1978: President Jimmy Carter, who rode in the 1972 parade as Georgia’s governor, addresses the Hibernian banquet and makes a quick visit to Pinkie Master’s lounge.
1979: U.S. Attorney General Griffin Bell speaks at the Hibernian banquet.
1982: A police officer is stabbed trying to break up a fight on River Street. Shriners refuse to march after the parade committee asks them to cut the number of units.
1983: “Erin Go Bare” becomes the unofficial motto as young women go topless on River Street. Use of video cameras and arrests in subsequent years stifles future demonstrations. In December, the Celtic Cross monument is dedicated in Emmett Park.
1986: The annual wreath laying at the Celtic Cross begins.
1996: David John Kelsey Jr., an Emory University student, falls into the Savannah River and drowns during River Street festivities on March 16.
1997: Monsignor Daniel J. Bourke is the second clergyman chosen as grand marshal.
1999: City Council agrees to control access to River Street with temporary fencing and require alcohol drinkers to buy wristbands. Plan is aimed at improving safety and controlling the rowdy atmosphere. Last year for plastic 32-ounce “to-go” cups.
2000: Parade route shortened from 2.5 miles to 2 miles. Parade entries decreased from 315 to about 250. The idea is to make the parade easier on those marching and those watching. First year for smaller “to-go” cups. The plastic cups, used for outdoor drinking, were reduced from 32 to 16 ounces after 1999 parade.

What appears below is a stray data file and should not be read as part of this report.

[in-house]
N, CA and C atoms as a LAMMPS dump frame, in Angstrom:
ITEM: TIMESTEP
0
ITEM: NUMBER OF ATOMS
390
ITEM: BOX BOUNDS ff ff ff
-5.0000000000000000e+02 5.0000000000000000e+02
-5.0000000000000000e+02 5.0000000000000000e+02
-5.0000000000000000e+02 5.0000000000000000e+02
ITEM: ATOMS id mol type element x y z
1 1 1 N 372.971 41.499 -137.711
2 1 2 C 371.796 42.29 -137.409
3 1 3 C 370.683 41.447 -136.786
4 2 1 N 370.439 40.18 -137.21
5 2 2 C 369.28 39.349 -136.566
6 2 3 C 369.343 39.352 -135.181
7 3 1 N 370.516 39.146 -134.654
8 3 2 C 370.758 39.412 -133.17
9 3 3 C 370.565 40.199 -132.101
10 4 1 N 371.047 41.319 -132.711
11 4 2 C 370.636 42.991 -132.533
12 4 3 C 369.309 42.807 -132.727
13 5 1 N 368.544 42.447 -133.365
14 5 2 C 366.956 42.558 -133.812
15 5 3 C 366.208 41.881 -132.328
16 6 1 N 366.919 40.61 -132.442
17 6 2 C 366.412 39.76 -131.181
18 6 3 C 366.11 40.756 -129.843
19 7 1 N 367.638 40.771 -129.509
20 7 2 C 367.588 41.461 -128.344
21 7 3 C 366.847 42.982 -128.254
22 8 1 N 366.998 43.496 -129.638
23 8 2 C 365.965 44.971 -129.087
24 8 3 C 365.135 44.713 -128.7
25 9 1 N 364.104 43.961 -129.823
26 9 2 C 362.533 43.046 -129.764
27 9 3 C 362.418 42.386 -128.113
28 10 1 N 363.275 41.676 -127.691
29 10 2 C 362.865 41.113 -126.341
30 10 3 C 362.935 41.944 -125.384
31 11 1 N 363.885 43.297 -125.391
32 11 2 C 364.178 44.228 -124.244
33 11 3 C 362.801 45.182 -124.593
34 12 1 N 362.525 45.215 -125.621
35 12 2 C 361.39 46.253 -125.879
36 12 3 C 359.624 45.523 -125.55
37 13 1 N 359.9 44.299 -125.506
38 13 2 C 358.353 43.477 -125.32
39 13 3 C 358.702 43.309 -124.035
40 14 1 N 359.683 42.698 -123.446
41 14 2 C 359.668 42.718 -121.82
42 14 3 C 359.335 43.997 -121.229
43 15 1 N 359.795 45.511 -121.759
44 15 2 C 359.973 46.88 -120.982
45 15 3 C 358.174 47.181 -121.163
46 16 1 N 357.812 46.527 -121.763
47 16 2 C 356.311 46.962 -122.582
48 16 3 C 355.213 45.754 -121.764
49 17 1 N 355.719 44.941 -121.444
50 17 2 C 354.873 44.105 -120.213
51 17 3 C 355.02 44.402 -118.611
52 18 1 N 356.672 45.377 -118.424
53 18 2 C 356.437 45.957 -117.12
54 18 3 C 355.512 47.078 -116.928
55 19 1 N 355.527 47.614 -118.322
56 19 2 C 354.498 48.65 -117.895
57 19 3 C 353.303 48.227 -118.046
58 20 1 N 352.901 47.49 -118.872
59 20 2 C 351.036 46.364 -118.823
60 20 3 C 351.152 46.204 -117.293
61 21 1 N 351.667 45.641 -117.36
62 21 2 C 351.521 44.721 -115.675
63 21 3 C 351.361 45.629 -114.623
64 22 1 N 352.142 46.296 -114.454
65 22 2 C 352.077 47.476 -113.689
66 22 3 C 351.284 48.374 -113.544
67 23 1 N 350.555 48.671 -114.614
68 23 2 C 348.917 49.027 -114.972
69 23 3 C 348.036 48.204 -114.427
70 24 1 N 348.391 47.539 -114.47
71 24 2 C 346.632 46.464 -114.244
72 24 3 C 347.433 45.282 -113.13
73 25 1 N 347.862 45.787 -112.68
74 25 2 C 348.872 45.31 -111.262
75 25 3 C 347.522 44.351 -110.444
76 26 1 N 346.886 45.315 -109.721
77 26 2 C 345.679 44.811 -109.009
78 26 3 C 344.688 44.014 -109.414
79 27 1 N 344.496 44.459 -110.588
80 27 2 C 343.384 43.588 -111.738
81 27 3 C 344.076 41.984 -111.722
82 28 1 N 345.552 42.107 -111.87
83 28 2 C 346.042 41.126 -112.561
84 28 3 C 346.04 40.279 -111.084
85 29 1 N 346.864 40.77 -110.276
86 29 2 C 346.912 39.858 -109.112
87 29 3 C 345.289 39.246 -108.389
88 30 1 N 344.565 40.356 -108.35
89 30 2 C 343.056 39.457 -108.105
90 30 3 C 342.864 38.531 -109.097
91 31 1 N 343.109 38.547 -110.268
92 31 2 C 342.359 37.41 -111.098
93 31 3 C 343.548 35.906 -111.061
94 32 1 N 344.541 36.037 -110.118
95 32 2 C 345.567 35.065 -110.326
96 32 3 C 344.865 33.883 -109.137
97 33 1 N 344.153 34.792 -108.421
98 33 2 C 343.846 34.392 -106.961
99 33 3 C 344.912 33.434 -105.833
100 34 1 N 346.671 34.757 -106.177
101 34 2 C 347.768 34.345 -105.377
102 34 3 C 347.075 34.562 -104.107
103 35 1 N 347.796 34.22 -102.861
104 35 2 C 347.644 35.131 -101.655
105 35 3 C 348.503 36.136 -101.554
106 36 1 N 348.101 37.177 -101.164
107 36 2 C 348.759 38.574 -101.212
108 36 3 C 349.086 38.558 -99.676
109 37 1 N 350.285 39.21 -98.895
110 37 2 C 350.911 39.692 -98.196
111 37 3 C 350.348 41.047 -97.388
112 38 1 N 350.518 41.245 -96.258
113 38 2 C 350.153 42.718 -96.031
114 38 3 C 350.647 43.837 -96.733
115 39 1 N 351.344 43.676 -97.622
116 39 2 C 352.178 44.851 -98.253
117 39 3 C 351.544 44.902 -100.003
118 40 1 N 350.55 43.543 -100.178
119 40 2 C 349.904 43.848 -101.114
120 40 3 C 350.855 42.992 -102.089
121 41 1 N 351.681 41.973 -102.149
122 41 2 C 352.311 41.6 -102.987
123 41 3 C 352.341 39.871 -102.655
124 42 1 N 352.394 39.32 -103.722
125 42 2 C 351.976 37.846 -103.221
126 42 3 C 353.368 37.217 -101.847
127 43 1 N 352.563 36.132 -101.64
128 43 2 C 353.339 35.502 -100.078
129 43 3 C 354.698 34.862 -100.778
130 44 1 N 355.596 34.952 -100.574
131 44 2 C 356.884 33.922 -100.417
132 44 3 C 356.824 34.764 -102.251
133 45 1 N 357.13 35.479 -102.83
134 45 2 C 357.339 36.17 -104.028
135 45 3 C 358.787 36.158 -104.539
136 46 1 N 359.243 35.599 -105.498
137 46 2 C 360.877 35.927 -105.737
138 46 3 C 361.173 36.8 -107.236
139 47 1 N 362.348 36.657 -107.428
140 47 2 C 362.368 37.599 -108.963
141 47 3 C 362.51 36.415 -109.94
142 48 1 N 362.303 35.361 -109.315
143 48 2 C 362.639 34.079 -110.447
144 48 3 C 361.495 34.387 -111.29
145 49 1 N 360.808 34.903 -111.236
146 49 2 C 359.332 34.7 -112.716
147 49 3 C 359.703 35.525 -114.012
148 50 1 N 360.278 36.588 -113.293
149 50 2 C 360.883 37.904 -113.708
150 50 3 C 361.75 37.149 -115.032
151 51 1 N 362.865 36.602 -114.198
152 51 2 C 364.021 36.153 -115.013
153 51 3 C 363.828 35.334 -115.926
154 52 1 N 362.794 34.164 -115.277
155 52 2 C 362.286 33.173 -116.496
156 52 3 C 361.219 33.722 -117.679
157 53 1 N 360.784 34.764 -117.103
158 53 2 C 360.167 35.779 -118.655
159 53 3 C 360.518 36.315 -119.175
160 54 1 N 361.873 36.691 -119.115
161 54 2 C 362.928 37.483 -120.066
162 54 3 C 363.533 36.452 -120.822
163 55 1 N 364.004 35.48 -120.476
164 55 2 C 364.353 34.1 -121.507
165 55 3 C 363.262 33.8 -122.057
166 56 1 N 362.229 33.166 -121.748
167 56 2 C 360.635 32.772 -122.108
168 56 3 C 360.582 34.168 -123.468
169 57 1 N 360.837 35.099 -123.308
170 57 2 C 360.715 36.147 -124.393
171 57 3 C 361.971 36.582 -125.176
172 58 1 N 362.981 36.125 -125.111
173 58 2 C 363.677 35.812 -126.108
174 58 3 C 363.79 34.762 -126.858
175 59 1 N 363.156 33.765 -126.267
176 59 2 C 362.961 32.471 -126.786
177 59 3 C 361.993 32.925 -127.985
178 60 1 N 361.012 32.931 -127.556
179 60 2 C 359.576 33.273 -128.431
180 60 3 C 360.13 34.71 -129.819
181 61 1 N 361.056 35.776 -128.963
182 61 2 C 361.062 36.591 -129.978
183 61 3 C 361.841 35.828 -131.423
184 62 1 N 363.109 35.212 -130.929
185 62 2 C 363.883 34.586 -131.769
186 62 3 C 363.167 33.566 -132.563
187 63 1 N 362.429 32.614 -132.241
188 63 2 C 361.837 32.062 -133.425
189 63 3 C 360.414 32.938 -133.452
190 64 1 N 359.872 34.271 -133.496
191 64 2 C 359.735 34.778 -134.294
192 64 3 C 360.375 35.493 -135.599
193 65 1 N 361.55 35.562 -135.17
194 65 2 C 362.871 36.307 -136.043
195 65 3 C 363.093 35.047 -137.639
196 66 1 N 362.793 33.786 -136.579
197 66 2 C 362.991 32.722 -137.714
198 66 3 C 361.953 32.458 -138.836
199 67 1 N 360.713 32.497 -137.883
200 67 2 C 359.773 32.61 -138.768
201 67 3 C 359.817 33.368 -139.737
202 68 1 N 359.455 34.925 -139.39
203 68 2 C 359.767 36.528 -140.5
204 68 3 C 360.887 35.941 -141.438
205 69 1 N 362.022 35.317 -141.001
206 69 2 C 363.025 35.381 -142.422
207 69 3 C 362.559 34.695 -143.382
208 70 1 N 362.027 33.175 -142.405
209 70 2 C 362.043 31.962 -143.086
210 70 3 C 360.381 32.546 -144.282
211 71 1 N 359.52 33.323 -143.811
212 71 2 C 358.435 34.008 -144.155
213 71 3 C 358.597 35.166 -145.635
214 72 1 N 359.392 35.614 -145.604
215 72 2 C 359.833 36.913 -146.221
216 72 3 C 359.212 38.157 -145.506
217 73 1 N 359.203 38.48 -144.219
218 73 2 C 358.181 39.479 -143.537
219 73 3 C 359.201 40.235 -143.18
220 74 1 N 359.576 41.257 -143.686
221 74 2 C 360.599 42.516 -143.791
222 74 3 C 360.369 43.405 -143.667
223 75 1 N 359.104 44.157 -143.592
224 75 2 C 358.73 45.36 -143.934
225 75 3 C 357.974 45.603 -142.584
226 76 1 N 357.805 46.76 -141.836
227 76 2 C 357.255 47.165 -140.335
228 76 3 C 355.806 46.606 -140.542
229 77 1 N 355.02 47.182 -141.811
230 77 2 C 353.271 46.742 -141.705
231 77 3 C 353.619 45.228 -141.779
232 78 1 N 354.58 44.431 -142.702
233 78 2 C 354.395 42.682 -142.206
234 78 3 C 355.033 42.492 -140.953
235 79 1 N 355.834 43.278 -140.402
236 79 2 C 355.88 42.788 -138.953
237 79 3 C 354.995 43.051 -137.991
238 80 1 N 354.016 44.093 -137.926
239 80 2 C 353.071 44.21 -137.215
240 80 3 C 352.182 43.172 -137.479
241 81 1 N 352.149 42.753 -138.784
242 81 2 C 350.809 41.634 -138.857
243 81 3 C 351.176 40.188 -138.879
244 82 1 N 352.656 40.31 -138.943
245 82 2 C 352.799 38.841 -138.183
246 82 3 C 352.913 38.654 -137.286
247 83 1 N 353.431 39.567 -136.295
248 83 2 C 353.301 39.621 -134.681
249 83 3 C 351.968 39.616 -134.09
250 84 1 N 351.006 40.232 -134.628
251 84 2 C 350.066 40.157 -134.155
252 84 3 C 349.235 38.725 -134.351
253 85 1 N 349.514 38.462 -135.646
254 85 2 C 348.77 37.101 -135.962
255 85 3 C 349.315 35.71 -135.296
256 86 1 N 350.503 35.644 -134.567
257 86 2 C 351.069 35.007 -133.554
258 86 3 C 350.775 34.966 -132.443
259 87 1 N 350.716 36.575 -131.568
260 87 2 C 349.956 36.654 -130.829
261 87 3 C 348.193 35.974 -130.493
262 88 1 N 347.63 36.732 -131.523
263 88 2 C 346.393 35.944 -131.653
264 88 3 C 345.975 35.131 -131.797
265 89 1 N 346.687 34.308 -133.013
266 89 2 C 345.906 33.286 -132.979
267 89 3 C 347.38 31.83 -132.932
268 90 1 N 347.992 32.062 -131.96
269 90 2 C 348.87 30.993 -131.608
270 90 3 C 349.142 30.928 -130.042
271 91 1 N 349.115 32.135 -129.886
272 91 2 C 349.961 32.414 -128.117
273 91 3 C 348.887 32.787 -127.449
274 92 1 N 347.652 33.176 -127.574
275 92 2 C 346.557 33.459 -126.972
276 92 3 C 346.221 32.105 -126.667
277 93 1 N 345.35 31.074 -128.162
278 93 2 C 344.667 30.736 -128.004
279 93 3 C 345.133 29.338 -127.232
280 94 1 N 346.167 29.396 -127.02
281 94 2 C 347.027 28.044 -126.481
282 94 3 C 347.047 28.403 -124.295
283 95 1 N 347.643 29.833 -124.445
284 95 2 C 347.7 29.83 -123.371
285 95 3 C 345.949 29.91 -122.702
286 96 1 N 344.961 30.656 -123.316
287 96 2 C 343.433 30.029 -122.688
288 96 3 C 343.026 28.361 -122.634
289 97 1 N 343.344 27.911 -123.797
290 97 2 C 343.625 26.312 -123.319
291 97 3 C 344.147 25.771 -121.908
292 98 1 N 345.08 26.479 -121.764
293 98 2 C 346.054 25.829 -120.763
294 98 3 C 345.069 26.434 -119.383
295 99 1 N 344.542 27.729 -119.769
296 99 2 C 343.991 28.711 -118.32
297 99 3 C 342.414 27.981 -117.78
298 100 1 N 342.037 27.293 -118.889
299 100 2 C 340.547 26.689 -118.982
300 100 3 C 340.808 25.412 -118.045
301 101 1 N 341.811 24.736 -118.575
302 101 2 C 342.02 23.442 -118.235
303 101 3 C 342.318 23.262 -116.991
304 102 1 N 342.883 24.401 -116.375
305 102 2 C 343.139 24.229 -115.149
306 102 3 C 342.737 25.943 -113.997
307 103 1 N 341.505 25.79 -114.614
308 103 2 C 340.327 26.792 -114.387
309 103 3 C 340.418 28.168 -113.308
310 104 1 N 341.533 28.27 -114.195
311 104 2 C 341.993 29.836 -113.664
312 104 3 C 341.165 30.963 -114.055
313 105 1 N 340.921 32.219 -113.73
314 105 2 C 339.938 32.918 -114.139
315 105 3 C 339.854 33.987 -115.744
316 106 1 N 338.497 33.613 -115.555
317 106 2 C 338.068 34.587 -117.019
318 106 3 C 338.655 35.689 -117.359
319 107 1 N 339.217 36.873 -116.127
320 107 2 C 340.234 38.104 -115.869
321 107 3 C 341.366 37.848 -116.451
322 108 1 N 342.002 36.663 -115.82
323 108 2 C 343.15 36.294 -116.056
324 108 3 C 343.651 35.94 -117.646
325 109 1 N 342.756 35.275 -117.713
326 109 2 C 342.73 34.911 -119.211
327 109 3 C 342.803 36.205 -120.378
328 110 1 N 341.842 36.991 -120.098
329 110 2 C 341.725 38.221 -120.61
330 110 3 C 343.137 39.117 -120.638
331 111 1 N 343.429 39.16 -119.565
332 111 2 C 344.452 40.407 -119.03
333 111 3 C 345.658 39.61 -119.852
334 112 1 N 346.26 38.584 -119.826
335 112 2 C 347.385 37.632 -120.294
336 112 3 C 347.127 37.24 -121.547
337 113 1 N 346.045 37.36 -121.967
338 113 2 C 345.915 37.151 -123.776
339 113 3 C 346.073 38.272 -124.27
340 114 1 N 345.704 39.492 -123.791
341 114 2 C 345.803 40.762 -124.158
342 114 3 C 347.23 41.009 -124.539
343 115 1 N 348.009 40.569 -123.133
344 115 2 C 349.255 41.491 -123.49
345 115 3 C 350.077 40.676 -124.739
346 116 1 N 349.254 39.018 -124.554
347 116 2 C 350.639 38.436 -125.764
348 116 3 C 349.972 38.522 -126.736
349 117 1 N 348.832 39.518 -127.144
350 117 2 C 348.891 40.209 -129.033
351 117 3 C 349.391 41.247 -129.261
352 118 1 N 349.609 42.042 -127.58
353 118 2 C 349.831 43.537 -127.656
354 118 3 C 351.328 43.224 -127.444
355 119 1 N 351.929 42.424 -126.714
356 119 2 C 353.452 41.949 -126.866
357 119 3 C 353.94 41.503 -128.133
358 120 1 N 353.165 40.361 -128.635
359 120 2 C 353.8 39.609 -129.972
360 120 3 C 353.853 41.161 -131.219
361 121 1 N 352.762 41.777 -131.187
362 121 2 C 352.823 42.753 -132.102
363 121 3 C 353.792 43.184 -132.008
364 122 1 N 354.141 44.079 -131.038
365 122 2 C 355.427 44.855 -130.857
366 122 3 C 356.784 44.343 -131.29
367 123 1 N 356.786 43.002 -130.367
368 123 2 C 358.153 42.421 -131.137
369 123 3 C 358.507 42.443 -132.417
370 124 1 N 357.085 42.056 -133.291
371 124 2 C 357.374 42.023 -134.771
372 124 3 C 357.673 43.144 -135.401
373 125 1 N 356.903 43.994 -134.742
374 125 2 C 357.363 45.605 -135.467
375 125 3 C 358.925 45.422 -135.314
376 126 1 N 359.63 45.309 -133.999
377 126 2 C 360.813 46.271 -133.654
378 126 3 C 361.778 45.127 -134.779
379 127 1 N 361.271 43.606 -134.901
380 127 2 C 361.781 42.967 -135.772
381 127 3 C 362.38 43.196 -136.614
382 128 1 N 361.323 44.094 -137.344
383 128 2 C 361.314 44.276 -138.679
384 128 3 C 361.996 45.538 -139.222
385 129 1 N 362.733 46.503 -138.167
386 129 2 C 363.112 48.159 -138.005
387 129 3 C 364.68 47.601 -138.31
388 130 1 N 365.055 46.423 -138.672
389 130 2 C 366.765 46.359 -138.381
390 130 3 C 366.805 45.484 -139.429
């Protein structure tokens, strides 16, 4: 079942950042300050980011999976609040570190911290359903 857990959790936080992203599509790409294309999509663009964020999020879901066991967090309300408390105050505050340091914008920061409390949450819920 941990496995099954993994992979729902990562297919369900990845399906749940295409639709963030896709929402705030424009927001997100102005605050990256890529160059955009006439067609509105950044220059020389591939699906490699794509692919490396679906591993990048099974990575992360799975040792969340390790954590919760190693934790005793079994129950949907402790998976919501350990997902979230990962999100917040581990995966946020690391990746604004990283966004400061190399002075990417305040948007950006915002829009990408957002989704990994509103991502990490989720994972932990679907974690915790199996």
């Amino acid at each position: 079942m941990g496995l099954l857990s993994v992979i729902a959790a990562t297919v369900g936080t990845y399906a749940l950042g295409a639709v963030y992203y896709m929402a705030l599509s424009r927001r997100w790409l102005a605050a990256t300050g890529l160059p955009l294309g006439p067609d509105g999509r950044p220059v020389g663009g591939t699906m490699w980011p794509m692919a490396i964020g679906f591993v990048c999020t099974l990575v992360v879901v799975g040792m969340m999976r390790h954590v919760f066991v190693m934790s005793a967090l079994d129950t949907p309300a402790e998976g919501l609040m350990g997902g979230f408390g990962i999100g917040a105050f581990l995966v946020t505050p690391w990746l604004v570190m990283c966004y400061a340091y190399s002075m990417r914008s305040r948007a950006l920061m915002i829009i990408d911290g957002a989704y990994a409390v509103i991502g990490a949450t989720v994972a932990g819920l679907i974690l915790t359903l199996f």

2001: Parade route changed slightly to go left around Lafayette Square.
2002: The Shriners are invited to include some of their numbers. They refuse to cut the number of units and don’t march. Portions of Bay Street are closed on Friday and Saturday nights to facilitate public safety.
2003: The Shriners again refuse to march if their numbers are limited. With most of the local military deployed to Kuwait, family members march in their place.
2004: The Savannah Waterfront Association threatens not to gate River Street and host the yearly party. After some tense negotiations with the city, the association agrees to business as usual. The parade is marred by an accident caused by an out-of-control car driving through parade participants and onlookers in Wright Square. The Rev. Joseph Ware becomes the third clergyman to lead the parade when he is selected grand marshal with no opposition.
2005: Shriners return to the parade with a smaller number of units.
2006: Cameras are used to monitor illicit activities.
2007: The city tries to limit partying by stating folks cannot camp out in squares until 3 p.m. the day before the parade, no tables or tents can be set up until 6 a.m. the day of the parade, coolers are restricted until the same time and tents cannot be larger than 10 by 10 feet. The city also adds metal barriers to parts of the parade route in an attempt to control the crowds. Police utilize 3-wheeled scooters for faster response to problems.
2008: The parade takes place March 14 as the 17 is Monday of Holy Week.
Sources: “The Days We’ve Celebrated” by William L. Fogarty; Savannah Morning News files